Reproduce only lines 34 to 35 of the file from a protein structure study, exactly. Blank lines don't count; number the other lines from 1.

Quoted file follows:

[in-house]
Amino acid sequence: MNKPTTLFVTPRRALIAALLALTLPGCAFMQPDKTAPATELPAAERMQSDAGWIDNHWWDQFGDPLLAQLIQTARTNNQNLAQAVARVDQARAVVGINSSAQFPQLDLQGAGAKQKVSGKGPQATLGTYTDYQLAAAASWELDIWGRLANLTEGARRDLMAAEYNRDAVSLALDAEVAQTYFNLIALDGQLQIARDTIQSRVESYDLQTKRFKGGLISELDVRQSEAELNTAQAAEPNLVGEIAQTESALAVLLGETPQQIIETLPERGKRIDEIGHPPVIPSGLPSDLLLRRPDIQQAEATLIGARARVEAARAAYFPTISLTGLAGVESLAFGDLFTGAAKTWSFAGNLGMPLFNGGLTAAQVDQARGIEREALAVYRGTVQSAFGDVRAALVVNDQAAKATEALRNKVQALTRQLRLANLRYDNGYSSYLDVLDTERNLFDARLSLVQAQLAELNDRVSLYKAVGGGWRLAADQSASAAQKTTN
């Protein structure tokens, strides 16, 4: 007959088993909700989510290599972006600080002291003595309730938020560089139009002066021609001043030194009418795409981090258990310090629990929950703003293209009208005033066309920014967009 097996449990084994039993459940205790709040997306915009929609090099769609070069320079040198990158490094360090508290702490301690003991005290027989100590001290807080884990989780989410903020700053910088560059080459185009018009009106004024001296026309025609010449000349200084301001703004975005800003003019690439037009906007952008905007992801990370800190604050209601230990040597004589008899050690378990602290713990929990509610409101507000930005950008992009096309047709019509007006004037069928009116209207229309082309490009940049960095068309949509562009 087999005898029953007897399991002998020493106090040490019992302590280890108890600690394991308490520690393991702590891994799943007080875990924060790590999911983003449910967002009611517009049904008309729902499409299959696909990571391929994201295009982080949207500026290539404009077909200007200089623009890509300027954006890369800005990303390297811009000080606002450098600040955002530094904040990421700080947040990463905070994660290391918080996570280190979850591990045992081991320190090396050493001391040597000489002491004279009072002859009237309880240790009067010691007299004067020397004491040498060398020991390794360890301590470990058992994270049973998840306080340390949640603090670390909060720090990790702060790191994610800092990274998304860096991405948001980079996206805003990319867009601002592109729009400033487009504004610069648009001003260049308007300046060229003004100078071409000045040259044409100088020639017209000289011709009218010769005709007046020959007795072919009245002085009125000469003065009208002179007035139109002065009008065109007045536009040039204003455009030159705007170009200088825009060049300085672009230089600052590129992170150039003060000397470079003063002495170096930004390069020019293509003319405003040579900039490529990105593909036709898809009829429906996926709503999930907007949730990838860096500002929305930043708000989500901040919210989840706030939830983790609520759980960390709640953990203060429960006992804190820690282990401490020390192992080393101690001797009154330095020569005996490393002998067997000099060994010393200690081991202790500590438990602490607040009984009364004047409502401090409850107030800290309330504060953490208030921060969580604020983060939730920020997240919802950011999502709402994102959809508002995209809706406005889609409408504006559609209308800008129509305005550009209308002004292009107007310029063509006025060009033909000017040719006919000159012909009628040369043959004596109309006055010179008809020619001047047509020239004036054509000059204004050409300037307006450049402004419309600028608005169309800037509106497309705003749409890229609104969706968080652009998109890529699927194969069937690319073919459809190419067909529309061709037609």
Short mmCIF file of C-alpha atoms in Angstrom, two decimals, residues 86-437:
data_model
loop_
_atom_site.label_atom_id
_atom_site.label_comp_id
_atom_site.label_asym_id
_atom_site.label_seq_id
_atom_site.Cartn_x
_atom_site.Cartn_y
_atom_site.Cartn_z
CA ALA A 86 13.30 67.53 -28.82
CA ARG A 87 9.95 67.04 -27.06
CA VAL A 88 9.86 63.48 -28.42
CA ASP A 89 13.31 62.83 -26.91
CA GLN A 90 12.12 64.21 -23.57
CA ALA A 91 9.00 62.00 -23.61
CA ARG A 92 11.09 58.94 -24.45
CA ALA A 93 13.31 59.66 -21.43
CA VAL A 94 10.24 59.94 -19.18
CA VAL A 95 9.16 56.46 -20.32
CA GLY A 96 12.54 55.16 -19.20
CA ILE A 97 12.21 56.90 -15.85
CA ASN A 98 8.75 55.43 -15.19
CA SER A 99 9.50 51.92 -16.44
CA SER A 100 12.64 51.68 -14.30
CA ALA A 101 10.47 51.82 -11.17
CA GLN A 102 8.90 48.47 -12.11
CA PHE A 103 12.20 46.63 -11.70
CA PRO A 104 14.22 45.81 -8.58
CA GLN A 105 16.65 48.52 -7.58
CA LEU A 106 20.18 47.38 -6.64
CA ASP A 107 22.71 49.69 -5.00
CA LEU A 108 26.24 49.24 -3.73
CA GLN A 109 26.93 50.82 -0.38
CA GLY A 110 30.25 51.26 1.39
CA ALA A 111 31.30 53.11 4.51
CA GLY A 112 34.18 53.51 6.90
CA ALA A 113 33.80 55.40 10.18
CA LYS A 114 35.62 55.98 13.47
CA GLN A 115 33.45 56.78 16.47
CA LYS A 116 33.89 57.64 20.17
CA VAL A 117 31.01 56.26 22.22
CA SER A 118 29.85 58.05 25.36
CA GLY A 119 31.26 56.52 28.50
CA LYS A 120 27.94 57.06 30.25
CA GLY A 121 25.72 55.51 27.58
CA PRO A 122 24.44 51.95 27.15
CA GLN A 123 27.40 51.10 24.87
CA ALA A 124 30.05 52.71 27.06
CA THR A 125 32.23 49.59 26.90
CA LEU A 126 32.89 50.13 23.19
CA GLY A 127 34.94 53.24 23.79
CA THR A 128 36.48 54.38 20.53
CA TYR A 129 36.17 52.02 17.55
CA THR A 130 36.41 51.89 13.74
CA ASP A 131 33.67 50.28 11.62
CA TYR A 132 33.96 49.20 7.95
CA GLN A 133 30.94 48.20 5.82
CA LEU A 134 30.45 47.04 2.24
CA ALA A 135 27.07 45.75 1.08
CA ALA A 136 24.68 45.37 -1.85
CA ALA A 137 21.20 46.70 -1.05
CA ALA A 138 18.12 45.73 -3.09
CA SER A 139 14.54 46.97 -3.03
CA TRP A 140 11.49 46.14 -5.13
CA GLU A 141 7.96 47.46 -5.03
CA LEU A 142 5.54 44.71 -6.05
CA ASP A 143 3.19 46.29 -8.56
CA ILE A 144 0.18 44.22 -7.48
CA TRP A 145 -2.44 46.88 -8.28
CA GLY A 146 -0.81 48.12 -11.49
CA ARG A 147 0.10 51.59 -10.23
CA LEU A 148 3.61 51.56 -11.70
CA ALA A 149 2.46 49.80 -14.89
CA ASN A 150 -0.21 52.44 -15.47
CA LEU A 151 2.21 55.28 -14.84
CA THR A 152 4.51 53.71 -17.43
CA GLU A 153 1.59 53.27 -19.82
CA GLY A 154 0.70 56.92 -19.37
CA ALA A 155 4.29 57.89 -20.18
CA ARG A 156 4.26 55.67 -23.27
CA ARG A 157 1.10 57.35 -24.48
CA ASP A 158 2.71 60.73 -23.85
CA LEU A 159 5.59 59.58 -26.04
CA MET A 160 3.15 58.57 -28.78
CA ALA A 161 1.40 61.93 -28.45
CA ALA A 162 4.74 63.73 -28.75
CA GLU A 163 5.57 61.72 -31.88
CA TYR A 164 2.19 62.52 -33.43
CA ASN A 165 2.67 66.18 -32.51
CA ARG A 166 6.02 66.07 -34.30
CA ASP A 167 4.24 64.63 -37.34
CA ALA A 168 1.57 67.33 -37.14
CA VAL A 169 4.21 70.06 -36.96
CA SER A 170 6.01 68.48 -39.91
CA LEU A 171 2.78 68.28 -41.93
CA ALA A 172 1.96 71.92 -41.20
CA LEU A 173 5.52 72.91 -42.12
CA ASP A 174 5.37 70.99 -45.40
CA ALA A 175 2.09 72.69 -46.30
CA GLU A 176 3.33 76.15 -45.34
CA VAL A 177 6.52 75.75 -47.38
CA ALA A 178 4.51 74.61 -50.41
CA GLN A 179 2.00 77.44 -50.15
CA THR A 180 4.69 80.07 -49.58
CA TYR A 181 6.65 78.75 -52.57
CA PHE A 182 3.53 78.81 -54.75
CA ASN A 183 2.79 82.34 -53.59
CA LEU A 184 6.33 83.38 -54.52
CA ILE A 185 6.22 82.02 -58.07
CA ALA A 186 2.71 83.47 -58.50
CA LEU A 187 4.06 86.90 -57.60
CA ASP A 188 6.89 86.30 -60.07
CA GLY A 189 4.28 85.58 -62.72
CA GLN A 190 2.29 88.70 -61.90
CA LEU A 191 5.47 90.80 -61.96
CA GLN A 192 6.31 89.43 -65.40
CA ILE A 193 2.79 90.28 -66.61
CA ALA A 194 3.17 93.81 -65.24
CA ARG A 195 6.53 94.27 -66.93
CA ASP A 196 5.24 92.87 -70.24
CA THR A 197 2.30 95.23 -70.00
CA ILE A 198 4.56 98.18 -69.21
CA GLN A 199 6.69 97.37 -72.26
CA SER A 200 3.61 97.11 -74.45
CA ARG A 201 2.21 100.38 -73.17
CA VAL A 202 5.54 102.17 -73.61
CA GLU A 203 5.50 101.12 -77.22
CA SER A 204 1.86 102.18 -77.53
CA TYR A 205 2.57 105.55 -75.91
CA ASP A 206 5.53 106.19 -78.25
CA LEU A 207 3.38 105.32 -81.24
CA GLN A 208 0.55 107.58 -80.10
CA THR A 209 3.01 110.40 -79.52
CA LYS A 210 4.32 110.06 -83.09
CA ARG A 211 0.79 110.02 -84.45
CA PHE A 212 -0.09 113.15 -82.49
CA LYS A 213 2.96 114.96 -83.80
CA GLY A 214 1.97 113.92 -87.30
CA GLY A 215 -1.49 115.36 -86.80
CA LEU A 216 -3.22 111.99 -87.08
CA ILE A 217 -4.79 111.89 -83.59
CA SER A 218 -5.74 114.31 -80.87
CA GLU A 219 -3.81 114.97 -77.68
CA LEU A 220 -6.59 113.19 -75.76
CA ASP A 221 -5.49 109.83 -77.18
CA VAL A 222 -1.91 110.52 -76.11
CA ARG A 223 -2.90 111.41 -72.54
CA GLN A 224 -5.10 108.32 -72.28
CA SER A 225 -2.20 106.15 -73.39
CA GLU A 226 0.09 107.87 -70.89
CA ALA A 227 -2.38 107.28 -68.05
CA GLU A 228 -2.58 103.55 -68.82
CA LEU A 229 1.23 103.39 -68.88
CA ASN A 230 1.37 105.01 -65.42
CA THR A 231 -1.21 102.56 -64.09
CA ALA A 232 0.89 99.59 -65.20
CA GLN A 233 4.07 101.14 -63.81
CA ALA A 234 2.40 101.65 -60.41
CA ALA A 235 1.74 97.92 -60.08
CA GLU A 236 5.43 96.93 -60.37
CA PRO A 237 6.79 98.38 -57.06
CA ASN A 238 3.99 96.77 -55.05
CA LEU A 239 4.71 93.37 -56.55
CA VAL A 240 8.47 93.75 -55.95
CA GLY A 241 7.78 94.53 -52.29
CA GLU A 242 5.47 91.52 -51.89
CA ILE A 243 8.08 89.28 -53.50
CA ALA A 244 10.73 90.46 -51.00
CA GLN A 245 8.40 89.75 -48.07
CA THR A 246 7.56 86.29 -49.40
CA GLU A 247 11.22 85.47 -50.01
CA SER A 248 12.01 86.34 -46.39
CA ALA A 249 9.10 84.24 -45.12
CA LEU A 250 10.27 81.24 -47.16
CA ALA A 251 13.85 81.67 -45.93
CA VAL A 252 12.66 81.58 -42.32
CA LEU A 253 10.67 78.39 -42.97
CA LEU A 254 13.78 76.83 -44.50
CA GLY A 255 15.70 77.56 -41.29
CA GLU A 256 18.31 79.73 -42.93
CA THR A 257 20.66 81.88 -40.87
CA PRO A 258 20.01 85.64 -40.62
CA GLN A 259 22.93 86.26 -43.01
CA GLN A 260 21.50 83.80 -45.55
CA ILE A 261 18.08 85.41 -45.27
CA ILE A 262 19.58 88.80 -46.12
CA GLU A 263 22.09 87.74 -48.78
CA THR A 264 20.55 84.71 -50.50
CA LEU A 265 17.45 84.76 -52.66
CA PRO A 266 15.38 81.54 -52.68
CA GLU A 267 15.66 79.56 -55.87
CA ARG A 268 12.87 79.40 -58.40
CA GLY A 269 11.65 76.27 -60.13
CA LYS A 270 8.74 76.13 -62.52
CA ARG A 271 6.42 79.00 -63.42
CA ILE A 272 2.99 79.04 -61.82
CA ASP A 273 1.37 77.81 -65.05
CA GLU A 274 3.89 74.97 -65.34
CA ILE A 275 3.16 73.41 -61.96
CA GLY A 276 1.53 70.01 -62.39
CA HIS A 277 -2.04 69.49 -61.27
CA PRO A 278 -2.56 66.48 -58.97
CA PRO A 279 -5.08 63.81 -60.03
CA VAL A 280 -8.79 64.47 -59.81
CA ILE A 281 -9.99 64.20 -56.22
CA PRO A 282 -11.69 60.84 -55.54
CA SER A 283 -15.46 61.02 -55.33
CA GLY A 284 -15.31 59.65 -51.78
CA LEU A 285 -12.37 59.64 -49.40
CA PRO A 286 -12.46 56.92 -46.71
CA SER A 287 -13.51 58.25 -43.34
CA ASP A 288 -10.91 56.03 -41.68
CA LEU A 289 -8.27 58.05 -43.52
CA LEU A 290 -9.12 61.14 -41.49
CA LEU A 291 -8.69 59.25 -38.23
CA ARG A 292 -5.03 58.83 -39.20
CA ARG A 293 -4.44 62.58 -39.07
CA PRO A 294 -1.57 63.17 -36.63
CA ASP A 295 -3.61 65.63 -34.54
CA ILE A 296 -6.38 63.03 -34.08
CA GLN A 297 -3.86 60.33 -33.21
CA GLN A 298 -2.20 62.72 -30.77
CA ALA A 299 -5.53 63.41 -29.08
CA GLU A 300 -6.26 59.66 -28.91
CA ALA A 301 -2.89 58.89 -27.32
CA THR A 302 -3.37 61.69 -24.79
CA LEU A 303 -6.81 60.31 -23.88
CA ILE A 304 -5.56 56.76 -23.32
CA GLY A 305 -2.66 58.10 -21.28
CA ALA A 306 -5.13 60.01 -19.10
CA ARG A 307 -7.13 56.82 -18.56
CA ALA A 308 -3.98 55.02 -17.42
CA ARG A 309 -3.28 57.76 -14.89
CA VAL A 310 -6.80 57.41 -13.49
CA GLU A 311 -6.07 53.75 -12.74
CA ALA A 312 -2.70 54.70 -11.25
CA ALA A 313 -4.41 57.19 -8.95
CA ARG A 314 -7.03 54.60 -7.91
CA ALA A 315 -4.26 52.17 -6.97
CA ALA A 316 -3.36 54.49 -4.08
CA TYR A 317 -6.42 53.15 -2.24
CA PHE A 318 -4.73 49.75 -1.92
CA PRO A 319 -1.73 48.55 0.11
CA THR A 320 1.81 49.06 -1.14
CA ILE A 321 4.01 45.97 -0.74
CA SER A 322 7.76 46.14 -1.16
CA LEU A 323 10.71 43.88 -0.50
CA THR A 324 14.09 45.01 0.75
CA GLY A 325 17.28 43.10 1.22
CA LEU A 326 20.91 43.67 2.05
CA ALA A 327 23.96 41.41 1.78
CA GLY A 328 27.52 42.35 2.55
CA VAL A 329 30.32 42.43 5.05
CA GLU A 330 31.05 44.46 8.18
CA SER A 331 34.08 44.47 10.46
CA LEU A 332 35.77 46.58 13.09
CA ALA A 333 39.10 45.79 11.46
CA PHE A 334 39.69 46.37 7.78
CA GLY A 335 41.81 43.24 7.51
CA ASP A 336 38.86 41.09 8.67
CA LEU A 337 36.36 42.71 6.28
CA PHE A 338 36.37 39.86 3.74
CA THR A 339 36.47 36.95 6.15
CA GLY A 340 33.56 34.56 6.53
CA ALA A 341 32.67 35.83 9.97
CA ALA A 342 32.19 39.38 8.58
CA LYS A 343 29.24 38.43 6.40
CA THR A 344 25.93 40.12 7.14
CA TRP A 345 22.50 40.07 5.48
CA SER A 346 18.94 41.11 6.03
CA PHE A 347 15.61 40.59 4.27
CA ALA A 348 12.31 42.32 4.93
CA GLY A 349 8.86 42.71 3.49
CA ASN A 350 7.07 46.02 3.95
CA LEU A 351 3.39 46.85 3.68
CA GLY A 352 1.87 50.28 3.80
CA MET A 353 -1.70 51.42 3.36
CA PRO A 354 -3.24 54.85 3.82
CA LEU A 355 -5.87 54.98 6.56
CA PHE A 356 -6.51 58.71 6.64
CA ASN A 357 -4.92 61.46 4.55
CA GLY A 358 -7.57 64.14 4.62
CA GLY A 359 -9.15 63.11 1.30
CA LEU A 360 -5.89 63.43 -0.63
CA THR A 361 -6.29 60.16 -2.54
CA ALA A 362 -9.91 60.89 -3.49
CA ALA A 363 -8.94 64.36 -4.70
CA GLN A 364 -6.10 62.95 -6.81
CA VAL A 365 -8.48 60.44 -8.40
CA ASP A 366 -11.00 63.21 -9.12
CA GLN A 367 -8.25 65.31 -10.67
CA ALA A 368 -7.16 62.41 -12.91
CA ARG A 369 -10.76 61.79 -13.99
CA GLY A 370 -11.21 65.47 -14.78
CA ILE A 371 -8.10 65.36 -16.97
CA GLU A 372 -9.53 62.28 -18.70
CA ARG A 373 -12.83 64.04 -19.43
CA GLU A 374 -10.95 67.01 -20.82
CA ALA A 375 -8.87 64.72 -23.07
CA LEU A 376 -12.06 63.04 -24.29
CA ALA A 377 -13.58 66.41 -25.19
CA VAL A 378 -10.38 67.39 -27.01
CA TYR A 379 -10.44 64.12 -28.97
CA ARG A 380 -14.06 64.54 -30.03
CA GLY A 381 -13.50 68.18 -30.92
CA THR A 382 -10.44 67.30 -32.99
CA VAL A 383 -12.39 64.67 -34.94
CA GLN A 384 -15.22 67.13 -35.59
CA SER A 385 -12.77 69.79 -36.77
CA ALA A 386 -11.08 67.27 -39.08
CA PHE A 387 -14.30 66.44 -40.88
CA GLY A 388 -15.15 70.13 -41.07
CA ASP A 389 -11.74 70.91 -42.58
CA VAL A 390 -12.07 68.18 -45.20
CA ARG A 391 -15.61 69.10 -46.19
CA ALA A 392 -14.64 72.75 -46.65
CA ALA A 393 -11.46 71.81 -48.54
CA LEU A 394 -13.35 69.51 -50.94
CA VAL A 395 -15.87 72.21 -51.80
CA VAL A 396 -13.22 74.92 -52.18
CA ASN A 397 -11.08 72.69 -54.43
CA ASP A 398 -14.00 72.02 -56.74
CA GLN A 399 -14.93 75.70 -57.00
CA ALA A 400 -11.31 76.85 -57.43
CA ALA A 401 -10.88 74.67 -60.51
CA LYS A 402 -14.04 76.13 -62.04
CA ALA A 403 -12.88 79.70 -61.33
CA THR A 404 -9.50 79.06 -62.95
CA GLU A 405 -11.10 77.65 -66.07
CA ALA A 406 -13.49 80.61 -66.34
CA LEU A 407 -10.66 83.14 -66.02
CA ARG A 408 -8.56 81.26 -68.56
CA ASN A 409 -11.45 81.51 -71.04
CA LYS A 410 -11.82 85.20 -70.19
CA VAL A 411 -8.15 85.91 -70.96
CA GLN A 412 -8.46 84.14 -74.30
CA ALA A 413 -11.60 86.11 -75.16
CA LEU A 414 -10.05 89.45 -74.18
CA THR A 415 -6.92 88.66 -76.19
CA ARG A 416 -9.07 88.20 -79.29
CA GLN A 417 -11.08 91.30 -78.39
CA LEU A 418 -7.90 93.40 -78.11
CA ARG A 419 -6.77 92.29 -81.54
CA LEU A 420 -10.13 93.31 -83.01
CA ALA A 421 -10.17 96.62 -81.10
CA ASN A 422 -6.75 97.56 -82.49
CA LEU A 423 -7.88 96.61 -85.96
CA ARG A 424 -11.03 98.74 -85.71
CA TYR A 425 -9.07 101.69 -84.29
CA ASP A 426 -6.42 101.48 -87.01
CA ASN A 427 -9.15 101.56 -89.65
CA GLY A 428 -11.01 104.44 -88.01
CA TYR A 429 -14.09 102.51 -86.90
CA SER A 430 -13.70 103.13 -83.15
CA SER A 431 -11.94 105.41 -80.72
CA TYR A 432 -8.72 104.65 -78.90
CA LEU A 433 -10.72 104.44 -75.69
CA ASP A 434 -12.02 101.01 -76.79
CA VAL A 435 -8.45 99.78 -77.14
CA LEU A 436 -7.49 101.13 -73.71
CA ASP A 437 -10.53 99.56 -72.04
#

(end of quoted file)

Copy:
CA LEU A 106 20.18 47.38 -6.64
CA ASP A 107 22.71 49.69 -5.00